In three months’ time Britain will be marking its first ever National Album Day.
The event on 13 October, which is backed by BBC Music, will “celebrate all aspects of the UK’s love of the album”.
It’ll come at the end of a week of gigs, programmes and listening parties across the country.
Fans, artists and industry experts have marked the announcement by explaining why “the album needs protecting”.
For Phil Barton, the owner of London record shop Sister Ray, there’s one very obvious reason why albums are a big part of his life.
“Without the album, we wouldn’t exist,” he says.
“That’s what we do, we sell records.”
Although admitting “it’s a good time for us” in terms of physical album sales, Phil suggests changes in the way people listen to through things like streaming platforms has had an impact on how some artists approach making albums.
“If you deconstructed certain albums coming out now – I’m pretty sure you’d just get a collection of songs that happen to be on an album.
“But take it back a little bit and I think artists were specifically making albums to be a body of work.”
“I might be being harsh but I think the album needs protecting by artists. You shouldn’t be dashing off a load of tracks, you should be writing an album.
“The new Arctic Monkeys album for example… love it or loathe it they’ve gone in with a very clear vision of how that album will sound.
“That is, for that particular place in time, what they came up with and that’s continuing the tradition of making an album.”
Heather Baron-Gracie from Pale Waves says her band has “put so much work into our album over the last couple of years”.
She adds: “Realising albums is really important to us because it’s what artists leave behind – it’s something that will exist forever.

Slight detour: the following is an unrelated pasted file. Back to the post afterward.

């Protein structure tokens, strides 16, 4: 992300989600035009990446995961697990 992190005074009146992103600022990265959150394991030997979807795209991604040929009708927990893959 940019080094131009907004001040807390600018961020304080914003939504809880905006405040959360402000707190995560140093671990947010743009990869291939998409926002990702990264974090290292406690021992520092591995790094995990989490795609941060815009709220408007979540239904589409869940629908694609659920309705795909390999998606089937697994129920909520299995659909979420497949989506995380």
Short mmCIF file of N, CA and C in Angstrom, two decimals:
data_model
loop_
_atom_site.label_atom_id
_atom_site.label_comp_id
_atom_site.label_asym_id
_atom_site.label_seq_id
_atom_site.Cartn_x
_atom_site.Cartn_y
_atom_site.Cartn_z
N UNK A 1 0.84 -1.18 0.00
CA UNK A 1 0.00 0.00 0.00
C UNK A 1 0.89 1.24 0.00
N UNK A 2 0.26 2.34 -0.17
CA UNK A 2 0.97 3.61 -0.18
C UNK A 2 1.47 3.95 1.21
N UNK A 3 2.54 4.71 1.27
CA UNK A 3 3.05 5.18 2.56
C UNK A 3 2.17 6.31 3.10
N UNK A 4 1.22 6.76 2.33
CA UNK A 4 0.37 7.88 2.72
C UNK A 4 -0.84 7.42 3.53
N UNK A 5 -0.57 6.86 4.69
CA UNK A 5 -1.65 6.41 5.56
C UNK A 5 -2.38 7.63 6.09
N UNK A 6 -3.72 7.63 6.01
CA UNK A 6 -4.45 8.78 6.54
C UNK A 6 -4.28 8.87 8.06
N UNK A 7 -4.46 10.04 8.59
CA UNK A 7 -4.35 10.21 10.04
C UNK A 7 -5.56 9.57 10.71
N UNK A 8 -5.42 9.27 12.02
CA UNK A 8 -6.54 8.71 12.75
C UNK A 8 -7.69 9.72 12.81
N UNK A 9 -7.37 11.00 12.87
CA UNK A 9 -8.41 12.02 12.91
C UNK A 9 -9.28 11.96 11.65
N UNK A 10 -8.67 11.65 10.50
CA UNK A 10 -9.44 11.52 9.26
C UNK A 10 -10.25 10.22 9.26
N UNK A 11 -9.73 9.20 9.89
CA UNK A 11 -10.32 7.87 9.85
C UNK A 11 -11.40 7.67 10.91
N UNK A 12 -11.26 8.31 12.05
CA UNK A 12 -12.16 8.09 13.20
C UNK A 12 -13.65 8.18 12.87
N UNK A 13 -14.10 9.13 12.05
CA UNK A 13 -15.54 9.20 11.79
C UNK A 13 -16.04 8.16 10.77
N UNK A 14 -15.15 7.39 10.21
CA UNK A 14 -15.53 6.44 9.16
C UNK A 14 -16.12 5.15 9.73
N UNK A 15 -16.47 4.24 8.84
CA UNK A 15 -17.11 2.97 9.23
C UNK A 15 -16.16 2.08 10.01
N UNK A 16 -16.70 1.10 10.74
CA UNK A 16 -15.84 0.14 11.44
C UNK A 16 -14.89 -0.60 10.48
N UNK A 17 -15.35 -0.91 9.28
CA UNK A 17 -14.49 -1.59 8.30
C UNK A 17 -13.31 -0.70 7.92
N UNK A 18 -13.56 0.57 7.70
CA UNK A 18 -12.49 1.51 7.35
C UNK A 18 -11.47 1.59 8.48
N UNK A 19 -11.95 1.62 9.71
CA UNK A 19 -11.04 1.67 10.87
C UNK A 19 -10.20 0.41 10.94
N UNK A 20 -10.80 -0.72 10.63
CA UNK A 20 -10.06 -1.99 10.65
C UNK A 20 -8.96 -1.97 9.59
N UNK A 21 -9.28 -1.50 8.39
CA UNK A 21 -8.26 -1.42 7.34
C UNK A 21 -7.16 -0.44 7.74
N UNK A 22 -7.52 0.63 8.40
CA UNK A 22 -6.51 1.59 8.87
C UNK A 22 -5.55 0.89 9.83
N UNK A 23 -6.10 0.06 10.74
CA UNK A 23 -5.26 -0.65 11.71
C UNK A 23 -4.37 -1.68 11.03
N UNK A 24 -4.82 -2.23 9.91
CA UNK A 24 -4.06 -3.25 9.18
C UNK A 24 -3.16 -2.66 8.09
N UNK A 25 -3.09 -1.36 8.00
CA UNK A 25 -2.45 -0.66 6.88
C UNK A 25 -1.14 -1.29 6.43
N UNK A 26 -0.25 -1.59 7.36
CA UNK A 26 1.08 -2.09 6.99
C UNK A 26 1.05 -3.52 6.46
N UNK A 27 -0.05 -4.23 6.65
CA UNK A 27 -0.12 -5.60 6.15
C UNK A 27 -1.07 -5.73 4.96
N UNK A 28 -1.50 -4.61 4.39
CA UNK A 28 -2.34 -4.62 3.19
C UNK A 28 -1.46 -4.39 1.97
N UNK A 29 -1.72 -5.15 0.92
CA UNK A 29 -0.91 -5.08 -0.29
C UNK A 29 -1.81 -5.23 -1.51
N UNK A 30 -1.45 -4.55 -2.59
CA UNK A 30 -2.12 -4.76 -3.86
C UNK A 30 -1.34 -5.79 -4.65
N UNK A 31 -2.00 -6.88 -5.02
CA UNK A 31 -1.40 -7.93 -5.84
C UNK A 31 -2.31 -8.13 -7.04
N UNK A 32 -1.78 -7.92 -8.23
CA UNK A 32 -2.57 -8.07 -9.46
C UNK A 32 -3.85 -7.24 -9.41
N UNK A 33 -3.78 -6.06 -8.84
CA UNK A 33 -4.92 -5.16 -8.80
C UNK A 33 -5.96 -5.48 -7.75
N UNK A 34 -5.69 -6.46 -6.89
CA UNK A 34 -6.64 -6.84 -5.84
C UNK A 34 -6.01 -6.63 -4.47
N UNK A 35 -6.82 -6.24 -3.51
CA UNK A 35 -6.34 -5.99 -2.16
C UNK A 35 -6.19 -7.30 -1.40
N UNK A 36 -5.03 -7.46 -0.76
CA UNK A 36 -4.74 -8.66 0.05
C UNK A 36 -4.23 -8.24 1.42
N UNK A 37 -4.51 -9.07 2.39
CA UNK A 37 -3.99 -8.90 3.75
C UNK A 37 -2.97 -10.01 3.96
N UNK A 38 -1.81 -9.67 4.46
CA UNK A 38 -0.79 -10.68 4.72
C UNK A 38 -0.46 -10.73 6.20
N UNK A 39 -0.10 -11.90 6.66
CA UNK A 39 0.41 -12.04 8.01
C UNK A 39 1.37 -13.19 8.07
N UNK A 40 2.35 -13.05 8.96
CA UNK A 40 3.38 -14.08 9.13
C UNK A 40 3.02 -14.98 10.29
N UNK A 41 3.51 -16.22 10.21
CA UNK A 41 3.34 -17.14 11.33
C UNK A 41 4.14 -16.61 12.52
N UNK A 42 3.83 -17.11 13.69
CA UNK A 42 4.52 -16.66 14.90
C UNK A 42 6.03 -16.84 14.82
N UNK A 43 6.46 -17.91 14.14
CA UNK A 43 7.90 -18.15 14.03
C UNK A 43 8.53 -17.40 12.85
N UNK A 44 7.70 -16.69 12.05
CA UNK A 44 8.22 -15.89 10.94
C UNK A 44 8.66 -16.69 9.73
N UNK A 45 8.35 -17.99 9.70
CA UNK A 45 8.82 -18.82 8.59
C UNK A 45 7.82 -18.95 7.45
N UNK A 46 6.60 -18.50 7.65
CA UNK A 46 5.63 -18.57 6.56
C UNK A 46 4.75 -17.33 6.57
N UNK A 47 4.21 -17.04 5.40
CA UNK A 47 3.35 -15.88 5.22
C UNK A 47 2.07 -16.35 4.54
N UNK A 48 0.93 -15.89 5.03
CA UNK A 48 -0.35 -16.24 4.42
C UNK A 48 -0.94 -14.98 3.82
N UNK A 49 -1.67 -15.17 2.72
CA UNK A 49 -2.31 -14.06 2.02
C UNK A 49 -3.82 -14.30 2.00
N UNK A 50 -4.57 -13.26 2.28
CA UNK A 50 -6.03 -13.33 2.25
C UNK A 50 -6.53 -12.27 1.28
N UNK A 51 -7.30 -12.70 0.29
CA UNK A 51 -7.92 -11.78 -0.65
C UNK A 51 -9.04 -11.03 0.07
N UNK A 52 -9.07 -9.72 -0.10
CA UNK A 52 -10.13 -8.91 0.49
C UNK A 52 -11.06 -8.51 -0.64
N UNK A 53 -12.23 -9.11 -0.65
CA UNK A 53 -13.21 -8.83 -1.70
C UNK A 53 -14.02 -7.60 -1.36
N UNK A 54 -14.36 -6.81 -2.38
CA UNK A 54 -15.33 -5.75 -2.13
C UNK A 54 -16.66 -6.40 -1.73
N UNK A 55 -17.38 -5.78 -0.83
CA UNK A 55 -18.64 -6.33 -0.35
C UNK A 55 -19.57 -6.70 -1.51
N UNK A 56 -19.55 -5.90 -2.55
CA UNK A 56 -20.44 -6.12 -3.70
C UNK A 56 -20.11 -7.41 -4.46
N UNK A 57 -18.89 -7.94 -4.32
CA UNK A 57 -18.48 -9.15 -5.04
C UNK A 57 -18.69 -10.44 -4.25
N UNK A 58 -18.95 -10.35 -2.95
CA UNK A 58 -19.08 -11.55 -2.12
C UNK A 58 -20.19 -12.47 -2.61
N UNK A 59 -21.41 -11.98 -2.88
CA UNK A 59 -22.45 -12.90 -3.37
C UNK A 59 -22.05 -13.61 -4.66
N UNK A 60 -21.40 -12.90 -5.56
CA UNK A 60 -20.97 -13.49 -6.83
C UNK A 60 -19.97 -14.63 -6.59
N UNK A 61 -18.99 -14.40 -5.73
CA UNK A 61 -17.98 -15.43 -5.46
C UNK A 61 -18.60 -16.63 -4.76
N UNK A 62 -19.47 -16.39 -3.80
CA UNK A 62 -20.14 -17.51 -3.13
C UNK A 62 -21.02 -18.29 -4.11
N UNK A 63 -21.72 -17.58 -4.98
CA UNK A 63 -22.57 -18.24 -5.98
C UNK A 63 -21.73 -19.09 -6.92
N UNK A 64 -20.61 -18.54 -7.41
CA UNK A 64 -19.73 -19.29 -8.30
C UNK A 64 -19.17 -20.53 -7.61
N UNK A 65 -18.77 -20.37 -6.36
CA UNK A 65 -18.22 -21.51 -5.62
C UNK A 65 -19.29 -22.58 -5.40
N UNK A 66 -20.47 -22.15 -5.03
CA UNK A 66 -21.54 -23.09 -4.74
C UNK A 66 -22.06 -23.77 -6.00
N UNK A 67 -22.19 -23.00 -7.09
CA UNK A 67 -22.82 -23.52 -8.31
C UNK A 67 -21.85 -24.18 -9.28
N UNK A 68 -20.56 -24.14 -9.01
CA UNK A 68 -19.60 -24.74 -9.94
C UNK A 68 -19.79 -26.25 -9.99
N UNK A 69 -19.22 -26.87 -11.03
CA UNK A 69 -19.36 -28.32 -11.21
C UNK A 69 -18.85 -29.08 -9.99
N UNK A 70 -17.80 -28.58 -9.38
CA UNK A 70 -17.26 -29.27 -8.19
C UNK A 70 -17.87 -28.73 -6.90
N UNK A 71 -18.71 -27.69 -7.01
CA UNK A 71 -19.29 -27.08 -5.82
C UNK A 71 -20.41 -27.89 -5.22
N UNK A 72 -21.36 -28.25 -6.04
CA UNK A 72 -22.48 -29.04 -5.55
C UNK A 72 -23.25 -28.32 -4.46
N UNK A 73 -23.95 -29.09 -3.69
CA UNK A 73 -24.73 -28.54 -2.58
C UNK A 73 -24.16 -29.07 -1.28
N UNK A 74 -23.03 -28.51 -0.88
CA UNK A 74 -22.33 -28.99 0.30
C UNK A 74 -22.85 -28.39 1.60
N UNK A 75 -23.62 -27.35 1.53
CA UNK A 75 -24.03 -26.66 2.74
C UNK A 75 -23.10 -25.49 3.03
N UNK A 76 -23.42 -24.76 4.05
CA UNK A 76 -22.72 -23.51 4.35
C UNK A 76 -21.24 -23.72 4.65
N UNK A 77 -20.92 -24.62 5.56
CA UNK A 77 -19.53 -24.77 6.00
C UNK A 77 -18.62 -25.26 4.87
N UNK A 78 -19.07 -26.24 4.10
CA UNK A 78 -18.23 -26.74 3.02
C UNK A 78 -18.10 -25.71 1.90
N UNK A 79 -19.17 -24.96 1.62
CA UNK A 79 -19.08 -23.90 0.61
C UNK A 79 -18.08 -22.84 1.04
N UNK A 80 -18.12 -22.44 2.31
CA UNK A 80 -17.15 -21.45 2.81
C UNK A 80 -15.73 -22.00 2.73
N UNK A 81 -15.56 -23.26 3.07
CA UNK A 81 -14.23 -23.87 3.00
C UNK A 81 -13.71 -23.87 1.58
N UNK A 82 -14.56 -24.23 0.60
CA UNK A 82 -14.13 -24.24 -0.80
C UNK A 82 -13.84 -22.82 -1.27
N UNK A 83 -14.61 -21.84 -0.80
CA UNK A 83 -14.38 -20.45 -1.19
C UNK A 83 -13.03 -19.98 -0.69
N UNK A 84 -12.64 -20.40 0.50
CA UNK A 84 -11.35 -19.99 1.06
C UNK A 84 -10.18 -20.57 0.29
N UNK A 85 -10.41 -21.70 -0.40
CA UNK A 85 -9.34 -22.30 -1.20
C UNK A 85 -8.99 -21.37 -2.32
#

“I’ve always loved albums as a format. You really get to see the depths of an artist’s mind and their music… They take you on a journey and I love that.”
Emma, who’s a music fan from Chicago, stopped off during a record shop visit in London to tell Newsbeat about how the albums her favourite artists make have a lasting impression on her.
“If I’m getting an album physically – it’s something that has meant something to me for a long time.
“I really love St Vincent.
“She always comes up with a different persona for each album and all the songs are stringed together with that. It’s a whole story.”
She says she does “hop around” listening to singles on Spotify “a lot” but when an act she’s a fan of puts out an album she’ll listen to the whole thing.
“If a band is just known for a couple of singles they’ve put out they’re kind of a rubbish band – it shows your craft and skill if you can put out a bunch of songs that work together.
“It’s sad if a band is just propping up a hit.”
Blossoms frontman Tom Ogden thinks fans, as well as musicians, being “so consumed by Spotify playlists” is changing some people’s outlook on albums.
“It’s not on everyone’s radar to listen to a full album.
“Some acts, if they’ve got a big tune, they might force-release an album just put it out knowing people will go there for the single.”
He adds: “As a band you want the whole package.
“We’ll think about the artwork and everything that goes with the lyrics and all the information inside the album as well.”
“Albums are still very, very important – they’re the focal point of everything we do.
“It’s what you’re judged on at the end of your career, or even during it.”